In some parts of the country, it’s 20 degrees outside and the sidewalks are icy, and the last thing on your mind is hunting for a summer job. But don’t be fooled: summer break starts in three short months, and it’s never too early to start lining up work.
Maybe you’re home for the summer, maybe you’d gotten an internship in another state city, or maybe you’re planning to stay right on campus. No matter: summer job opportunities abound! Check with local businesses. Check with your academic department and the career center. Check the student employment job listing. Heck, it’s the twenty-first century—check Facebook! My school, for example, has a Facebook page dedicated solely to sharing job opportunities with current students and alumni.
So you’ve found some summer positions you’d like to apply to. What now? If you don’t already have a resume
, it’s time to write one
. The job likely will want you to complete an application
and perhaps even submit a cover letter
. A cover letter accompanies your resume. Think of it as a chance to explain your resume a little more personally (resumes, after all, are incredibly dull): you should briefly introduce yourself, express your interest in the job, and highlight one or two particular skills you’d be bringing to the position. Employers are more likely to be drawn to individualized applications, and the best way to individualize your application is through the cover letter and interview. The cover letter should make your potential employer interested
in reading your resume.
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If the employer likes your application, you’ll next be called in for an interview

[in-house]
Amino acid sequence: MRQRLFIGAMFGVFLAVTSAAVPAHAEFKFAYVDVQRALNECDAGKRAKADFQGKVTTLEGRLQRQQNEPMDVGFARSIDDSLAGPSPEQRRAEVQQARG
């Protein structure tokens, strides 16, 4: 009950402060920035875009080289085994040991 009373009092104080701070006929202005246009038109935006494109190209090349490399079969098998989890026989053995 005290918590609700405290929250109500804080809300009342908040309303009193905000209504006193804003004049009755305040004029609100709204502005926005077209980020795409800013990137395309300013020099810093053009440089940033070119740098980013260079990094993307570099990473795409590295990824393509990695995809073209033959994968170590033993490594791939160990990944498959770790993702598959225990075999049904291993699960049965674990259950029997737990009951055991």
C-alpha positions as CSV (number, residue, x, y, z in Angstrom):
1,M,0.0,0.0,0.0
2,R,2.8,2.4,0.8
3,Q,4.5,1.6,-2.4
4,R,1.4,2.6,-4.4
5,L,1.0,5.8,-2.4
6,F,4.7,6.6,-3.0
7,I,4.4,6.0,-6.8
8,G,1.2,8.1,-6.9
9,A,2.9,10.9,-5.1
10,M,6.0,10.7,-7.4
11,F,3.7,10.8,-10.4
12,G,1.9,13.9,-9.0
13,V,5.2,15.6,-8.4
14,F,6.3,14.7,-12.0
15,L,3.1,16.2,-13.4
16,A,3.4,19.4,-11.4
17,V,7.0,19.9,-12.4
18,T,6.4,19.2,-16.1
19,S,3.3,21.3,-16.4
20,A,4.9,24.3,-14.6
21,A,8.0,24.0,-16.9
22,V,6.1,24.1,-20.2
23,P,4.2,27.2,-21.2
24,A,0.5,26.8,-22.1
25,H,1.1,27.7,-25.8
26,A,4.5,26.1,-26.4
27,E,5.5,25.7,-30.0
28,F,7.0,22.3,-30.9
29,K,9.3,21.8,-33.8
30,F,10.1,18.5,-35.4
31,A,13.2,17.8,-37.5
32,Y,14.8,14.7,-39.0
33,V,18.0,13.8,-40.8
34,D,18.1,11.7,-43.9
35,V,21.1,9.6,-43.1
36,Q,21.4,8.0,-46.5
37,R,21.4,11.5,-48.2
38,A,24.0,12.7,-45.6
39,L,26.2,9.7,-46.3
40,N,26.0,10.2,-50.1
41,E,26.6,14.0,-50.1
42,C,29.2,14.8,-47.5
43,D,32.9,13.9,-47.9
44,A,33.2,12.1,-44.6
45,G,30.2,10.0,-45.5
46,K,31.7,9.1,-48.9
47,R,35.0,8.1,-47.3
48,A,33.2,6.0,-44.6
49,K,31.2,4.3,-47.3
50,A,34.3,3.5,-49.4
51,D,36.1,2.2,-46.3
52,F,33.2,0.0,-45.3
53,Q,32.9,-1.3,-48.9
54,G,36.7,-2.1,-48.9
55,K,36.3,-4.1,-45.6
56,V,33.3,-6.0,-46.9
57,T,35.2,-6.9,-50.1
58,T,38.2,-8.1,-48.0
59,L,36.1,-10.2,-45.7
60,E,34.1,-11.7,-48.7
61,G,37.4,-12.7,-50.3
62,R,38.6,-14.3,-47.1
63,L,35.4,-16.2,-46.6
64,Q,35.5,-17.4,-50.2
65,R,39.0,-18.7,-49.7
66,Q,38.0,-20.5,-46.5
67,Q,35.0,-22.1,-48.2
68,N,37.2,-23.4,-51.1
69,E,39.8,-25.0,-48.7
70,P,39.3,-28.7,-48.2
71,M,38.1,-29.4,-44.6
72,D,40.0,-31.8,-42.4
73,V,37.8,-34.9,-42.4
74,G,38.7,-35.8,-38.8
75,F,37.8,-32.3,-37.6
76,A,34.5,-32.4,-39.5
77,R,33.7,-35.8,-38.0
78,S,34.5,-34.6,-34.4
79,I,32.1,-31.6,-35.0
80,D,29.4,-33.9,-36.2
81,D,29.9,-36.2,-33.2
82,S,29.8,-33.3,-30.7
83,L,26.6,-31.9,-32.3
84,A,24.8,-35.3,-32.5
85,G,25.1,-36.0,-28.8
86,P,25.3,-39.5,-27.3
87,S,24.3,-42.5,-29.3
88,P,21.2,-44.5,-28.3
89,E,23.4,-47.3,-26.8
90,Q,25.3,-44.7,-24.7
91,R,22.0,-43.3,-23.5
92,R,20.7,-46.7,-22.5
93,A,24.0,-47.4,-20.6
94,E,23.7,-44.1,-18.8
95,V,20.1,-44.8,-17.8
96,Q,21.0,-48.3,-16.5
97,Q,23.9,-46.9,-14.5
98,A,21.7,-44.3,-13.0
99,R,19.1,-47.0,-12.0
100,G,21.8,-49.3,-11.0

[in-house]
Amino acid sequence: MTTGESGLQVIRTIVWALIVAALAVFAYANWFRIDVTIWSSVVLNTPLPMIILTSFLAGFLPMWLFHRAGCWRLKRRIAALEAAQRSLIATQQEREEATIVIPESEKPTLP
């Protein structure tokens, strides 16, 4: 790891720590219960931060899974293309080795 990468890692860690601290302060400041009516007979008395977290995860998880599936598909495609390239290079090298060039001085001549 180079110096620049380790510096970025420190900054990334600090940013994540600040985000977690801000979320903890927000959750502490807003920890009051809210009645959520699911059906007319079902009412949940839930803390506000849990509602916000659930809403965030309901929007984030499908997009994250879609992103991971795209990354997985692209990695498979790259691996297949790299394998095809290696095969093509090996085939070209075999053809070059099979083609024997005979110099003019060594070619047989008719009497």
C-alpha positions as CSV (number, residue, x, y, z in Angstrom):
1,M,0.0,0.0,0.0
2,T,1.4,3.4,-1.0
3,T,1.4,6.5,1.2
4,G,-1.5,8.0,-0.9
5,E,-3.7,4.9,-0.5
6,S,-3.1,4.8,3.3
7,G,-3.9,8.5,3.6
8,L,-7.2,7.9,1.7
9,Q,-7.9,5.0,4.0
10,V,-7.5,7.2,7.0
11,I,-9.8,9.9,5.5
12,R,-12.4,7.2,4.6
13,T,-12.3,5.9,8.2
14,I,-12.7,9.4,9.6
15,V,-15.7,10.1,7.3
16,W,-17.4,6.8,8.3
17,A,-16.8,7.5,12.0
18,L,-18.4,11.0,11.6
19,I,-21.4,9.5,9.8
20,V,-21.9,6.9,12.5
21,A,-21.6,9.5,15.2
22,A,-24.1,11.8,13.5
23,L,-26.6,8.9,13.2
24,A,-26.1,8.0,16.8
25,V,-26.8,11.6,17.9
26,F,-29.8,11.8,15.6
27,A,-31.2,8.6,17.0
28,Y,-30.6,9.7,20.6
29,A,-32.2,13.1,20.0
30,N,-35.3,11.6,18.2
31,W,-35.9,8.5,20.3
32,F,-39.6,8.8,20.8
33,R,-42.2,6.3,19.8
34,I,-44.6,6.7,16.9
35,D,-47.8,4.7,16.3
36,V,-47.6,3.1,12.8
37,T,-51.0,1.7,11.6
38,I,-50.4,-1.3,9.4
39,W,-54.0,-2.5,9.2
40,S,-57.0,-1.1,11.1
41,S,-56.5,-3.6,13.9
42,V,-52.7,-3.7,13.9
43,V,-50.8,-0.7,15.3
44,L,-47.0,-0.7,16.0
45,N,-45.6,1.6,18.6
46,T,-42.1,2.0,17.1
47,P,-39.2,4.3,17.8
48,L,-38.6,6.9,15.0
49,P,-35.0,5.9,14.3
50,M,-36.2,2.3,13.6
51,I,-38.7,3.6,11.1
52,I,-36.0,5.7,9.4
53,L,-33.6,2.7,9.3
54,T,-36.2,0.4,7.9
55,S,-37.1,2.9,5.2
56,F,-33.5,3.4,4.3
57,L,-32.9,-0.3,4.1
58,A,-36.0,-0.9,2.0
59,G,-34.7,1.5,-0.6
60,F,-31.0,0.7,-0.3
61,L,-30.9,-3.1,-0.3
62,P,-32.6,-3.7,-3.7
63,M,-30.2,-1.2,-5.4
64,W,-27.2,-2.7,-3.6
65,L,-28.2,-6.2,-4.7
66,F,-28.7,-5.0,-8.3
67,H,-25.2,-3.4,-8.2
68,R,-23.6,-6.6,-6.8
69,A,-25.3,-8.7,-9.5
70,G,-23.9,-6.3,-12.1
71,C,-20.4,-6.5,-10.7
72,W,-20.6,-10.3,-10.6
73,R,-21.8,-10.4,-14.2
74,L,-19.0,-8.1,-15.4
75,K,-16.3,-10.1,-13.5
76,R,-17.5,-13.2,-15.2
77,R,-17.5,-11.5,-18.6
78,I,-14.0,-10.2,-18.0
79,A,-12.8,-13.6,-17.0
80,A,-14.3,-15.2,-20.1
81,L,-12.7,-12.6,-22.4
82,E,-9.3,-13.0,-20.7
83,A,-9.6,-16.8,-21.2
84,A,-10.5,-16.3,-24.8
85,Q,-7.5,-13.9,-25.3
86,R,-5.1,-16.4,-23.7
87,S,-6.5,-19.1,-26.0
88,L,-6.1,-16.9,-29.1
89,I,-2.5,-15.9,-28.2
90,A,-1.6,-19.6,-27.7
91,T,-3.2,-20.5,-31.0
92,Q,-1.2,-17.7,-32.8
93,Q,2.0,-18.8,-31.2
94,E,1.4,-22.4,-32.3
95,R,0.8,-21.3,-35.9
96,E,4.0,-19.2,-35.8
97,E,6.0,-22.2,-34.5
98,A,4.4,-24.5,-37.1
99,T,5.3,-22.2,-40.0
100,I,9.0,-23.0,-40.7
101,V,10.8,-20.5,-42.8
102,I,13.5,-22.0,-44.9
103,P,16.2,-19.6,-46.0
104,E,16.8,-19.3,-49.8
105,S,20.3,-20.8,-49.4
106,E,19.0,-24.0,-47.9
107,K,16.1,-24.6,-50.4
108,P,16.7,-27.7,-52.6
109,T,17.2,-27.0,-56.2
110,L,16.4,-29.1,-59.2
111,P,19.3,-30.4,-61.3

Don’t be too worried: an interview is just a (professional) conversation all about you!
I actually interview student workers each semester for positions in my office, so I can tell you what mistakes I see over and over again and, by contrast, what I see that makes an applicant stand out.
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The number one mistake I see is actually quite an easy one to fix. When your interviewer asks, “Why are you interested in this position?” do not
, under any circumstances, mention money. Of course
you’re applying to this position because you need to earn money—that’s why anyone works. The interviewer is looking for you to connect your personal interests with the needs of the company. Think: what would I be doing in this position each day that excites me?
Make sure also to read the job listing in full. This may seem obvious, but sometimes it’s painfully obvious (to the interviewer) that the applicant hasn’t
. Sometimes applicants come to interview for what they think
the position is (or what they’d like it to be), rather than what the position actually is. It’s okay to use language from the listing in your interview—I’d encourage it, actually! Employers want to see that you’ve paid attention to the details and are interested in the specific position they need filled.
When interviewing student employees, I appreciate most when an applicant is able to take unrelated work/internship experience, extract one or two specific skills from it, and apply those to the advertised position. I know that many college students, especially freshman, don’t have vast work experience (or even any work experience), but the interviewee who can say, “As my high school student council treasurer, I headed the finance committee and managed the budget, which instilled in me an attention to detail and taught me how to lead a small group” or “Working as a cashier in my hometown’s cafe, I sometimes opened the restaurant, which taught me to be punctual and reliable. In taking orders at the counter, I learned to manage guests’ expectations politely and professionally” is the student that I’m going to want to hire.
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